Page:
Firmly in this category, you have to believe, is the widely accepted belief that Roman Abramovich is in a fever to sign the coach who has, like it or not, walked away from the most basic challenge that can ever face a heavyweight member of his trade.

      It is the obligation to re-make a great team, not as the kind of much-trumpeted "project" so haplessly announced by the ill-fated Andres Villas-Boas at Chelsea, but as a seamless response to evidence that a once superb team is in need of some re-shaping.

      Maybe the requirement is major surgery; perhaps it is just a nip and a tuck. This is not of ultimate importance, not compared to the vital need for new sense where a deeply frustrated team is heading.

      Certainly in the case of a team as stocked with natural-born brilliance as Barça you have to believe that some measured tinkering would be an adequate response.

      Messi, Xavi and Iniesta didn't shed their reputation as one of the most sublimely effective triumvirates in the history of football against Real Madrid and Chelsea. They suggested a pressing need for a shift in direction, a little new impetus and inspiration, which of course was the job of their extravagantly lauded coach.

      Instead, Guardiola seemed rather more concerned about the accumulation of pressure heaping on his shoulders. Yesterday he had some of the manner of a martyr, not least when saying things like: "Four years is enough – to be in the face of the media every three days for four years is demanding" and "I'm going with the understanding that I have done my duty." With a yearly roll-over contract, the latter point can hardly be disputed.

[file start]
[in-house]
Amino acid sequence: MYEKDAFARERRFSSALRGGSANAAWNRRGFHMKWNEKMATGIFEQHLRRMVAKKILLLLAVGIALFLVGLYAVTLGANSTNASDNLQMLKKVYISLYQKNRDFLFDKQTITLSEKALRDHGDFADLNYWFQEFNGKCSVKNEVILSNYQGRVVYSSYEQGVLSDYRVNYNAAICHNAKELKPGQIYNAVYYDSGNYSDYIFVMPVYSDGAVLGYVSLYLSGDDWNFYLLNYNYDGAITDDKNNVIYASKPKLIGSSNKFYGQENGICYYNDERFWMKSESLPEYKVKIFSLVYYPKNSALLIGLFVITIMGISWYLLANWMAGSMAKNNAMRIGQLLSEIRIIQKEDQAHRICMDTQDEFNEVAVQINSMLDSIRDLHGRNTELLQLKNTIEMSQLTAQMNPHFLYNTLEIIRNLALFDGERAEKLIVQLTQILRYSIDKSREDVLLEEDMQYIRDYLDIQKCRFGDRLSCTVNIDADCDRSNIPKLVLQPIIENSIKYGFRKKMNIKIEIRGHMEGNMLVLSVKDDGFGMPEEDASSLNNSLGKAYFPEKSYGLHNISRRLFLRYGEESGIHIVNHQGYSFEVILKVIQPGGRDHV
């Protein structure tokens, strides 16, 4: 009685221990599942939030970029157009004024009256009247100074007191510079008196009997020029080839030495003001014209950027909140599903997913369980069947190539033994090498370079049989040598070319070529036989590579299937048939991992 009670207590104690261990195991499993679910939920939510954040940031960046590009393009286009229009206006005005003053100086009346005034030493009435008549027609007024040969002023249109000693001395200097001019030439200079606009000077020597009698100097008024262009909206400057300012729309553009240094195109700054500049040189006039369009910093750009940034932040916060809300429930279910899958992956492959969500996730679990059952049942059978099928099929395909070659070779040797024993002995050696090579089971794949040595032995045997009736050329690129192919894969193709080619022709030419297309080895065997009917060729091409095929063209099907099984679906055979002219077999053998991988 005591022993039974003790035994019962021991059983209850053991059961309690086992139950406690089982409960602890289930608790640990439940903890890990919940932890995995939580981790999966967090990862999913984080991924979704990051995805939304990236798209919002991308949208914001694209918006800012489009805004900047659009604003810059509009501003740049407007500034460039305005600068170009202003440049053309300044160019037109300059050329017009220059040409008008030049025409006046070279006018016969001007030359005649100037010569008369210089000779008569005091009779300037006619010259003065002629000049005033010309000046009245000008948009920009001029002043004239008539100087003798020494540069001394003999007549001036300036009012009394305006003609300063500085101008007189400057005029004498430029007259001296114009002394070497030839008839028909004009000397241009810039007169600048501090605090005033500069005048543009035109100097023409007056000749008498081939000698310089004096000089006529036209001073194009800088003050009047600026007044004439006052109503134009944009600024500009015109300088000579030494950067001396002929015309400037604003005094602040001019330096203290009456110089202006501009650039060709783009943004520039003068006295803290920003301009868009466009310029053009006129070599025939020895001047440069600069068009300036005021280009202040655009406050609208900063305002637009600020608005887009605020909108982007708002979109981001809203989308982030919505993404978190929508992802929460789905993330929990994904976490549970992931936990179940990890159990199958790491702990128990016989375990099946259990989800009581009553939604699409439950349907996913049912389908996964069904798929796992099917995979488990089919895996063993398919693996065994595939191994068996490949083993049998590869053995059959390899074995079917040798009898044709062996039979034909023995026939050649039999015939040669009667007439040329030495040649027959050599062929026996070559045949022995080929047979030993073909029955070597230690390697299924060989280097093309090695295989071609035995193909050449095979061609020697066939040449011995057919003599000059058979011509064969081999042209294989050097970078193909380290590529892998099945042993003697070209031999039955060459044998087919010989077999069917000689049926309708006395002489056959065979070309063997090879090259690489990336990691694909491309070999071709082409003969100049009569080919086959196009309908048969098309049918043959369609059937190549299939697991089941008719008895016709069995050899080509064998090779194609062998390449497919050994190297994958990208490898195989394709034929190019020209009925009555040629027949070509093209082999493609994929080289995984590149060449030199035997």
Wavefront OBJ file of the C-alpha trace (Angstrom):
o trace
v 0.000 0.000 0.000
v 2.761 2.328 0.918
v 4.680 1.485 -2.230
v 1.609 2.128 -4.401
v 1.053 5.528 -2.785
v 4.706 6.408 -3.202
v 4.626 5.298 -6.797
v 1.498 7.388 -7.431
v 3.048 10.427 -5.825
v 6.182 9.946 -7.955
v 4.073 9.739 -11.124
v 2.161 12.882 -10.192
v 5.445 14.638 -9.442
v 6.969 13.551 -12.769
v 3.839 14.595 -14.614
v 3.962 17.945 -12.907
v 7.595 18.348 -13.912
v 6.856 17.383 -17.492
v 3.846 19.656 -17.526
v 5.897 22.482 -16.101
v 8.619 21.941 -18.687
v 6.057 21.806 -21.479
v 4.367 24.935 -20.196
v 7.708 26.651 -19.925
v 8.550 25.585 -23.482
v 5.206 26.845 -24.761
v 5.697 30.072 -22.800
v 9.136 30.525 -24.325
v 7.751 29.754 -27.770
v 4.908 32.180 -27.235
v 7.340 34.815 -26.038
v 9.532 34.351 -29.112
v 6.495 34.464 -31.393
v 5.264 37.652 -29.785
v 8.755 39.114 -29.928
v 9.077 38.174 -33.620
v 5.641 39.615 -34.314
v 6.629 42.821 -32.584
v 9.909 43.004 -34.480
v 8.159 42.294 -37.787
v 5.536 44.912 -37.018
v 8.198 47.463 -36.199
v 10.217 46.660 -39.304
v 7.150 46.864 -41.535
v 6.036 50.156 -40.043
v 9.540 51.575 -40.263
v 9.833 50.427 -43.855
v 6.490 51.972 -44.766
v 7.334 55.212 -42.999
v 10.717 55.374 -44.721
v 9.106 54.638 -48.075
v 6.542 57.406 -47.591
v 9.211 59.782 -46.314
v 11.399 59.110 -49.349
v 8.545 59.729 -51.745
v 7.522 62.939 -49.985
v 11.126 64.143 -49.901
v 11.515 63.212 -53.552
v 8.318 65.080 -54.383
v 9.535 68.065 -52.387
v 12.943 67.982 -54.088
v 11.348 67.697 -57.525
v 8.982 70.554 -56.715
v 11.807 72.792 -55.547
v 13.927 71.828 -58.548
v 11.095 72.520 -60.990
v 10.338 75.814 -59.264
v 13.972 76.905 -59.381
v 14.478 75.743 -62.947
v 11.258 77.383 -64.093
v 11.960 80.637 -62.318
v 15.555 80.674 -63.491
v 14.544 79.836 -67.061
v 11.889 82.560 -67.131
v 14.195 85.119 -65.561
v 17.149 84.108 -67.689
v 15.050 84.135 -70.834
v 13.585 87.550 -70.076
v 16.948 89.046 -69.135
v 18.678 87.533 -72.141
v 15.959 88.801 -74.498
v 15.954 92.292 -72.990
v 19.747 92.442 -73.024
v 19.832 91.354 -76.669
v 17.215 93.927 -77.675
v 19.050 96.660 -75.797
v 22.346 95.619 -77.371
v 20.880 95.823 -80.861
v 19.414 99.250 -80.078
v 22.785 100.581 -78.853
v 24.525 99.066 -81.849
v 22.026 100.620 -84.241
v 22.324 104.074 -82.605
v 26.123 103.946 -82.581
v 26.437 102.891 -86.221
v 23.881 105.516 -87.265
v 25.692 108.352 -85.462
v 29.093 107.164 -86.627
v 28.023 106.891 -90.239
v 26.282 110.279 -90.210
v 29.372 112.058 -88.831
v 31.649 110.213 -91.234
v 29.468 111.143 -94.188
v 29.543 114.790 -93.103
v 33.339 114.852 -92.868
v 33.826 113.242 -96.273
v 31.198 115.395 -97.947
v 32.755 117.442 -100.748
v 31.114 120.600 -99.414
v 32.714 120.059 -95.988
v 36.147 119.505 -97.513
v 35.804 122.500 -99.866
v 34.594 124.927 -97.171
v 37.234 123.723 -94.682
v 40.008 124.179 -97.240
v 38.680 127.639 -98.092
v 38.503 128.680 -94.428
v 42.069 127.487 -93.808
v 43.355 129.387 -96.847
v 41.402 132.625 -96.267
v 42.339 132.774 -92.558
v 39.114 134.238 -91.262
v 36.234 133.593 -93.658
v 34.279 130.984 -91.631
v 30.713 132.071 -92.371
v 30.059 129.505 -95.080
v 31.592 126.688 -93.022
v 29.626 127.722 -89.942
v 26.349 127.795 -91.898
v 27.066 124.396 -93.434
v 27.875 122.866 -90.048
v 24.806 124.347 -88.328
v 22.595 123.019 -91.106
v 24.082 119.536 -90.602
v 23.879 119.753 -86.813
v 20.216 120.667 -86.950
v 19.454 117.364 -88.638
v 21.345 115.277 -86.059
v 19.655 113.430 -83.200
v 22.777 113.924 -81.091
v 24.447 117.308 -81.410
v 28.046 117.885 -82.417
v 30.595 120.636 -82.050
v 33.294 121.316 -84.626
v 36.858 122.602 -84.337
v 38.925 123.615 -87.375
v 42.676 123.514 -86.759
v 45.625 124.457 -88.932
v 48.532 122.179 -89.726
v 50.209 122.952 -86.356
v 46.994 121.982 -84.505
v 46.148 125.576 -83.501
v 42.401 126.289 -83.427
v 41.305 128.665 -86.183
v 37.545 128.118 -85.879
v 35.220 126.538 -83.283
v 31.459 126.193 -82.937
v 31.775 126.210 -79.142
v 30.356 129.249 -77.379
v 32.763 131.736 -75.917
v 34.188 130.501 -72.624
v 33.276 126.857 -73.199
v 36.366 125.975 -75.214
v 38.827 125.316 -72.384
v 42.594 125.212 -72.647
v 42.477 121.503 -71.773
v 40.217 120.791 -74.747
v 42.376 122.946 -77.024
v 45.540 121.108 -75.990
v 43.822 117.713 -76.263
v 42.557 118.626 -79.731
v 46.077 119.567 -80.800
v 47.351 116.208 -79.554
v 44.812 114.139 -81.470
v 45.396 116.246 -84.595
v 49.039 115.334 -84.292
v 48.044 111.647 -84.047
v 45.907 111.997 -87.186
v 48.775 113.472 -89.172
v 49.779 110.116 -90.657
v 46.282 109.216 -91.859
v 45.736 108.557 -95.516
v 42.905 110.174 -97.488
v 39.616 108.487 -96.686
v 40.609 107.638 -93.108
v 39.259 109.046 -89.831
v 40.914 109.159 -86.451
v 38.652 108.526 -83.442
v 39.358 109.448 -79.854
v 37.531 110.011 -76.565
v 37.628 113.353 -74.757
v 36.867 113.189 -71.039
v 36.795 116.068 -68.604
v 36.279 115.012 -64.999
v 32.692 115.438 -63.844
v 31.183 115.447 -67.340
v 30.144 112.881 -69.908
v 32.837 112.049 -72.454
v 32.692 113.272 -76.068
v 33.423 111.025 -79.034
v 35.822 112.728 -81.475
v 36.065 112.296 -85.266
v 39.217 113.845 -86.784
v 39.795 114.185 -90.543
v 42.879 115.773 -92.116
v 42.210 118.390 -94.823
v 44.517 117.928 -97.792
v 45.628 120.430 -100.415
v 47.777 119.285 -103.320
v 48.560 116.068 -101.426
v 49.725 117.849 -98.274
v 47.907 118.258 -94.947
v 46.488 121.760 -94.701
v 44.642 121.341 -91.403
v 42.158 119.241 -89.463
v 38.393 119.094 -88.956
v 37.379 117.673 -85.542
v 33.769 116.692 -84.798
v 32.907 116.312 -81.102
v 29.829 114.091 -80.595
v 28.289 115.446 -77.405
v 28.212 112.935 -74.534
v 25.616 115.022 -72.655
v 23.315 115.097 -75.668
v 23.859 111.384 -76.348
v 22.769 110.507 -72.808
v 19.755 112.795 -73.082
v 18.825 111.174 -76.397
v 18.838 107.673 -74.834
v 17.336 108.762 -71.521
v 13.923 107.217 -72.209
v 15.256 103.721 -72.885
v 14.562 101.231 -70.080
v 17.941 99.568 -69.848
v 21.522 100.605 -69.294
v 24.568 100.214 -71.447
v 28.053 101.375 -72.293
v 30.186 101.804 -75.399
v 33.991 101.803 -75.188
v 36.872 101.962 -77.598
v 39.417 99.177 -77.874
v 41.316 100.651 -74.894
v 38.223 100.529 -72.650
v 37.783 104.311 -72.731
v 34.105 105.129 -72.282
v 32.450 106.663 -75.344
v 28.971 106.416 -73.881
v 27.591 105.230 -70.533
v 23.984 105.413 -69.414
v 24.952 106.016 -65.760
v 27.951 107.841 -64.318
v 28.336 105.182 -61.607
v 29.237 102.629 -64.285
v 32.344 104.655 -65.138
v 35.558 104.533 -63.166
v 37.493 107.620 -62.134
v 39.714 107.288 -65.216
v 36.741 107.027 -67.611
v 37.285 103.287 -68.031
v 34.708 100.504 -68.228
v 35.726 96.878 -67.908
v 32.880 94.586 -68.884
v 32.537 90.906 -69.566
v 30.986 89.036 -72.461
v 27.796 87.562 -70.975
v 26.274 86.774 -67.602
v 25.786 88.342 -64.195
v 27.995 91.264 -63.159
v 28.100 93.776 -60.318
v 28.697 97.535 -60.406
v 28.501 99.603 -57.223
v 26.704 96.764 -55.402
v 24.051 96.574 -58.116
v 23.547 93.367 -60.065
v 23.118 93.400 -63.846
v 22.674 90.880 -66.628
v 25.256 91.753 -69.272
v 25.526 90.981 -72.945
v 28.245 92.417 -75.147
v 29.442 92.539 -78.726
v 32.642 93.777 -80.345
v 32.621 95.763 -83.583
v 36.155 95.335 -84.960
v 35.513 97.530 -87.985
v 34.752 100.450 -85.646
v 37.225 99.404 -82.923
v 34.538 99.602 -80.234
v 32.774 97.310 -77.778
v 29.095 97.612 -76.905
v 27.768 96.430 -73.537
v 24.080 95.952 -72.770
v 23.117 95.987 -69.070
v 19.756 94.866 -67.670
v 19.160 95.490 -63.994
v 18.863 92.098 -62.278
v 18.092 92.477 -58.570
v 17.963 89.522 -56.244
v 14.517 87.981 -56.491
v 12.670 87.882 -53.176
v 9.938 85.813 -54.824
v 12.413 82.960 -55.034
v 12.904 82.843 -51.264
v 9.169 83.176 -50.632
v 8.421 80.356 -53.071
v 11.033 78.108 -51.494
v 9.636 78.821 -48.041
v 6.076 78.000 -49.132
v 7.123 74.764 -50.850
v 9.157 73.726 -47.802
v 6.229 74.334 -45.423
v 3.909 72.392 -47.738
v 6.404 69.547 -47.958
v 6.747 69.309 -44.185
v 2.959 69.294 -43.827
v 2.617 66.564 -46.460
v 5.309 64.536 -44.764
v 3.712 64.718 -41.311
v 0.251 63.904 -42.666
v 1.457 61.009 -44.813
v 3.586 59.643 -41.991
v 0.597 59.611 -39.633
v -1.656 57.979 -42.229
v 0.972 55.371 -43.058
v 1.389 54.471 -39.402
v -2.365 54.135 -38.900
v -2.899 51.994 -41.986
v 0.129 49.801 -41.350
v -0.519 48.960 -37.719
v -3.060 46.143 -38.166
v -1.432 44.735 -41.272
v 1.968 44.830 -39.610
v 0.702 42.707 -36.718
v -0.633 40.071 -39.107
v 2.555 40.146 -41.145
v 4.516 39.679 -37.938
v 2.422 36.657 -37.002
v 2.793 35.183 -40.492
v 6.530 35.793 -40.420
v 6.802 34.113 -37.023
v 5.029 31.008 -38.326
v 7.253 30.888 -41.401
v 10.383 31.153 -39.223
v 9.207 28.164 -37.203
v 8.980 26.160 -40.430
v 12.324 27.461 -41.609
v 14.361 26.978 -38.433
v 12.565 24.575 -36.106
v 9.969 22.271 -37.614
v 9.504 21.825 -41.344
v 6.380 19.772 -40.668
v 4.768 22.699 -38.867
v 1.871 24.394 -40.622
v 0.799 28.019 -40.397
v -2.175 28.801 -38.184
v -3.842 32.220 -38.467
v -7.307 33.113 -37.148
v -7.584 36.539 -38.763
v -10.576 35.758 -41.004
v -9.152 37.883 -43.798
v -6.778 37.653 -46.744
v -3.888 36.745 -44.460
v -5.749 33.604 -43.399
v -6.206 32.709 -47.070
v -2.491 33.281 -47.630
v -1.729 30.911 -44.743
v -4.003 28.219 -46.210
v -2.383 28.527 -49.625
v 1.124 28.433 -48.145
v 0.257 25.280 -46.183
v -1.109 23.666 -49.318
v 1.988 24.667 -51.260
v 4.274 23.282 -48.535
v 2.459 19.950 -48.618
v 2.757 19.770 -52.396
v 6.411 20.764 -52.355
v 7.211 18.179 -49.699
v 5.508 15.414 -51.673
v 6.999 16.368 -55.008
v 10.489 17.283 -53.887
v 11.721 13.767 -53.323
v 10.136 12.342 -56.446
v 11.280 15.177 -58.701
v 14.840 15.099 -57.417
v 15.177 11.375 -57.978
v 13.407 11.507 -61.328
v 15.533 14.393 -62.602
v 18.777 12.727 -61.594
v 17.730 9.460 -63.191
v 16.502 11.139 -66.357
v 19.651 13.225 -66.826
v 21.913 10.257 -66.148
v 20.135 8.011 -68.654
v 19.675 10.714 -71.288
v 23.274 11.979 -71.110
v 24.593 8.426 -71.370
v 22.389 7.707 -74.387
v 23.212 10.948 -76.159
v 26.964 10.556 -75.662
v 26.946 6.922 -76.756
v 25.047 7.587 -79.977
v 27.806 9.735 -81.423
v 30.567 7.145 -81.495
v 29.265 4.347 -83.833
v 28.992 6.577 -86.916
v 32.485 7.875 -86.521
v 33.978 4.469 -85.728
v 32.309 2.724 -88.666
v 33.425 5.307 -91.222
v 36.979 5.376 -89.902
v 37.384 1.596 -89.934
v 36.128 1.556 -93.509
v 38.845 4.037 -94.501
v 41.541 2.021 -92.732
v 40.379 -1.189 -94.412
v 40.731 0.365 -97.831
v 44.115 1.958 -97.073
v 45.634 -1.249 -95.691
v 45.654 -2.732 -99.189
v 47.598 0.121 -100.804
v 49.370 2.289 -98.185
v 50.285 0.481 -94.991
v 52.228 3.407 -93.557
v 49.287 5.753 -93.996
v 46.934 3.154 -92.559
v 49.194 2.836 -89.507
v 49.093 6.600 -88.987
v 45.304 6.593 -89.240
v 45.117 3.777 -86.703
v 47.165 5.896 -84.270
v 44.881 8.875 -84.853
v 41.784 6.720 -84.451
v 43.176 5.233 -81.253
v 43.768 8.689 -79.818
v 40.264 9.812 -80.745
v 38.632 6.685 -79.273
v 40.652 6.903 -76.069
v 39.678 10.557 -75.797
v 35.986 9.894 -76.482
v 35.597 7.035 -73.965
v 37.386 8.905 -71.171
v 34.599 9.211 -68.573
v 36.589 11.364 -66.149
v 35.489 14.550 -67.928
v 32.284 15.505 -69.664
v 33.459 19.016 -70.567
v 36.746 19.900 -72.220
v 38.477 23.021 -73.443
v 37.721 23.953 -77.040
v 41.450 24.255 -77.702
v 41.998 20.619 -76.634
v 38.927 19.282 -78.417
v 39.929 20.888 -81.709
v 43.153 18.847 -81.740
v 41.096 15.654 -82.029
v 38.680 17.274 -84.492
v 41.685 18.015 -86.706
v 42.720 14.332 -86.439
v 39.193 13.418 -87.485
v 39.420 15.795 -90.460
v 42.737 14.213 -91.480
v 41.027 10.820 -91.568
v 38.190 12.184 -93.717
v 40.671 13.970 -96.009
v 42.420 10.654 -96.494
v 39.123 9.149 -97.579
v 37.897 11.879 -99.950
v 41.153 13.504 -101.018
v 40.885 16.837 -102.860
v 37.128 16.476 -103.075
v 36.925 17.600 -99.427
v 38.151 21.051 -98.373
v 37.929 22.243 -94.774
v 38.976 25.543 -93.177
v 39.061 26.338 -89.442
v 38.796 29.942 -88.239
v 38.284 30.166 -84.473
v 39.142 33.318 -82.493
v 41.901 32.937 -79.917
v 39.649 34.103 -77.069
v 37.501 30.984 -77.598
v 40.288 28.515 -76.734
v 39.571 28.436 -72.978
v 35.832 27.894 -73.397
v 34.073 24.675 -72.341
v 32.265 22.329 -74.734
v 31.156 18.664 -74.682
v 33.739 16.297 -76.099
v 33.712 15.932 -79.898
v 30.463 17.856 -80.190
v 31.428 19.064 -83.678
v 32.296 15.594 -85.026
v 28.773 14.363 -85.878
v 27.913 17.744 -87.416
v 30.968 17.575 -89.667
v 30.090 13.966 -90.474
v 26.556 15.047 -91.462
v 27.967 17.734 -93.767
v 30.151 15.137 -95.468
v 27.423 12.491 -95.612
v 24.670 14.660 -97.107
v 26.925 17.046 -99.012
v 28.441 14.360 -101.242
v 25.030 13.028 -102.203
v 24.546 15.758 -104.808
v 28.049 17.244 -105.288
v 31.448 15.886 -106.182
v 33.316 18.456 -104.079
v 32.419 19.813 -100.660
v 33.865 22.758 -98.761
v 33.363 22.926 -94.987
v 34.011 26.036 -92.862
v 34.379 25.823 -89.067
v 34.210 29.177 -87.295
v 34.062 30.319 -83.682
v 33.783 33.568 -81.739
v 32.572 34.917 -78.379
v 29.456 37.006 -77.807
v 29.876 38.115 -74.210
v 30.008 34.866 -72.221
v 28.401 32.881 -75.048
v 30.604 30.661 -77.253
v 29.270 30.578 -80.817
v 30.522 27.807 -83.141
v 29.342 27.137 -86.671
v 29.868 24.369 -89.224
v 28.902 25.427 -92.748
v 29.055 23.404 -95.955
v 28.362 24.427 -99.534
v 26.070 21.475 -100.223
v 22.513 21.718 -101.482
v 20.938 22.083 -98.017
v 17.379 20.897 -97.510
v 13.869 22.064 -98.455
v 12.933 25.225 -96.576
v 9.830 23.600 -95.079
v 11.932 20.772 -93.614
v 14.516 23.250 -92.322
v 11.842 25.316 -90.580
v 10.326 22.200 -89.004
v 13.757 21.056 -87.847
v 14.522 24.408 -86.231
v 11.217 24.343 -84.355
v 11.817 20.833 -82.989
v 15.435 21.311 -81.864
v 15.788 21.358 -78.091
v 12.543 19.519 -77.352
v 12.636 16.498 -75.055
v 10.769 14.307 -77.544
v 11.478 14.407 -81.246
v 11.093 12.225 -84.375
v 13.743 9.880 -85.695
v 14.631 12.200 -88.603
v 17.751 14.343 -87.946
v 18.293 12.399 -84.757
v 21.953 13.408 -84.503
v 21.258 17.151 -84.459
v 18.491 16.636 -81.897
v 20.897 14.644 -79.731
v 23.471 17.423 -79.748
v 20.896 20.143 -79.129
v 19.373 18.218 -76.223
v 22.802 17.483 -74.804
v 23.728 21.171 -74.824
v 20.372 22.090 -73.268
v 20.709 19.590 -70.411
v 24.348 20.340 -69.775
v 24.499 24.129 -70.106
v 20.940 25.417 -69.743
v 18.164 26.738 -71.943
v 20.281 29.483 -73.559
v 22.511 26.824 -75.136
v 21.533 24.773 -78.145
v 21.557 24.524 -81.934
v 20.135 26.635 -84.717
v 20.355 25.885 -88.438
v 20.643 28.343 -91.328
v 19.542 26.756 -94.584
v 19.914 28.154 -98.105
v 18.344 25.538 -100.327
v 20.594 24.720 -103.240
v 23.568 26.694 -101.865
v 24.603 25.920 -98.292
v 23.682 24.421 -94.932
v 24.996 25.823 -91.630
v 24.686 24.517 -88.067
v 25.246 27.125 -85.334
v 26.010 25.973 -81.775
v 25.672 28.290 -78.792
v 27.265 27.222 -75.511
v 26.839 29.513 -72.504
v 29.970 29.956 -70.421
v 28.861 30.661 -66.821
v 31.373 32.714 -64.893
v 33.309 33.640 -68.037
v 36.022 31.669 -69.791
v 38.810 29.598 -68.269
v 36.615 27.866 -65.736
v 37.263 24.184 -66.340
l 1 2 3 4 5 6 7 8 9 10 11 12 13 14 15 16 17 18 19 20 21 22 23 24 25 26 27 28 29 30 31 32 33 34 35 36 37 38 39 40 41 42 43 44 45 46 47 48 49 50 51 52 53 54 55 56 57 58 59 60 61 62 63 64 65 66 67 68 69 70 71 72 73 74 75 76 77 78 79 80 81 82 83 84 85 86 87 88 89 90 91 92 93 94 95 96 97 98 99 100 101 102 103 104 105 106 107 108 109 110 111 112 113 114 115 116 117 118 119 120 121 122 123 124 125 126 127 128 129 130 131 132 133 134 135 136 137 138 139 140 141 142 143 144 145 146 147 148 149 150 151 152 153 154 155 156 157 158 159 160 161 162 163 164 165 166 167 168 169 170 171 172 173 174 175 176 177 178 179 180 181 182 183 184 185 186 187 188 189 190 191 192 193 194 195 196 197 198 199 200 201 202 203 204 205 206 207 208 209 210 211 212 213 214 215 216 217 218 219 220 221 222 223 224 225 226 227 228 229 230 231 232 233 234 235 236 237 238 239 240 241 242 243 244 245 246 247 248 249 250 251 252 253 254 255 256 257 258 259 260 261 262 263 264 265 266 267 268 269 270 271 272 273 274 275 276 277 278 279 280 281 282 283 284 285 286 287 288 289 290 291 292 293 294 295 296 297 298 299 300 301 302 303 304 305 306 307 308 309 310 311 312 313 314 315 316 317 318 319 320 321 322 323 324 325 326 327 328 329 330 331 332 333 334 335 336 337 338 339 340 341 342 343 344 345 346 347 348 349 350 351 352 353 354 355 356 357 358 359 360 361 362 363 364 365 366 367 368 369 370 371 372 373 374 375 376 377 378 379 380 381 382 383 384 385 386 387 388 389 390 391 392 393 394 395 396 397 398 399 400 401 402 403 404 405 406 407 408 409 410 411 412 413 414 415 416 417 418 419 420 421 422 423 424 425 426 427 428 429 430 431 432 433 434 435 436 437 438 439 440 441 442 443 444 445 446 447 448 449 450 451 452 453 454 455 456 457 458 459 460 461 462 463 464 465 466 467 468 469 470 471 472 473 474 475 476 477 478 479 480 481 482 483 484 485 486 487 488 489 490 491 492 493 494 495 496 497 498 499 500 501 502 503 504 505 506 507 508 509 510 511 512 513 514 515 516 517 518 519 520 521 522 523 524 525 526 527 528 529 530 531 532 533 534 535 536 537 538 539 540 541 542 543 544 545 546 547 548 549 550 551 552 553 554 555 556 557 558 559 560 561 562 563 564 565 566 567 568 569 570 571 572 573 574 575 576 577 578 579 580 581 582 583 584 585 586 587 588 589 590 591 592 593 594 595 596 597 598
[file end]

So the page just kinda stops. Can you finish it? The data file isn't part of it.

Yet unease over the heroic profile is not so easy to dismiss.

      A number of great managers – starting with Jose Mourinho – might say the ordeal of the bi-weekly press call is somewhat reduced when you can spend at least some parts of the other five days reading that your only remaining challenge is to walk on water.

      Abramovich, we know, became increasingly restive when some sections of the English media took a similar stance on Mourinho. Could it now be that he believes pretty much everything he reads about Guardiola? If it is so, he might well be advised to let the Catalan paragon smell the flowers for a while and grant a little more time to Roberto di Matteo, who didn't walk into the most flourishing culture in the world game but a club breaking up before our eyes.

      Maybe Guardiola is being merely smart. Perhaps he is going to the bank where he has such huge reserves to cash in a little breathing space. His kudos is so massive that he may well be able to afford to hand the reins to his Man Friday Tito Vilanova for a year, then return, perhaps after the signing of someone like Robin van Persie and an adjustment to the role of Messi, and then face the future again with a fresh set of garlands.

      In the meantime, Abramovich might ponder the fact that he would be giving Guardiola precisely the chore that was dumped into the lap of Di Matteo. This was to create something positive from what had come to resemble a football version of civil war.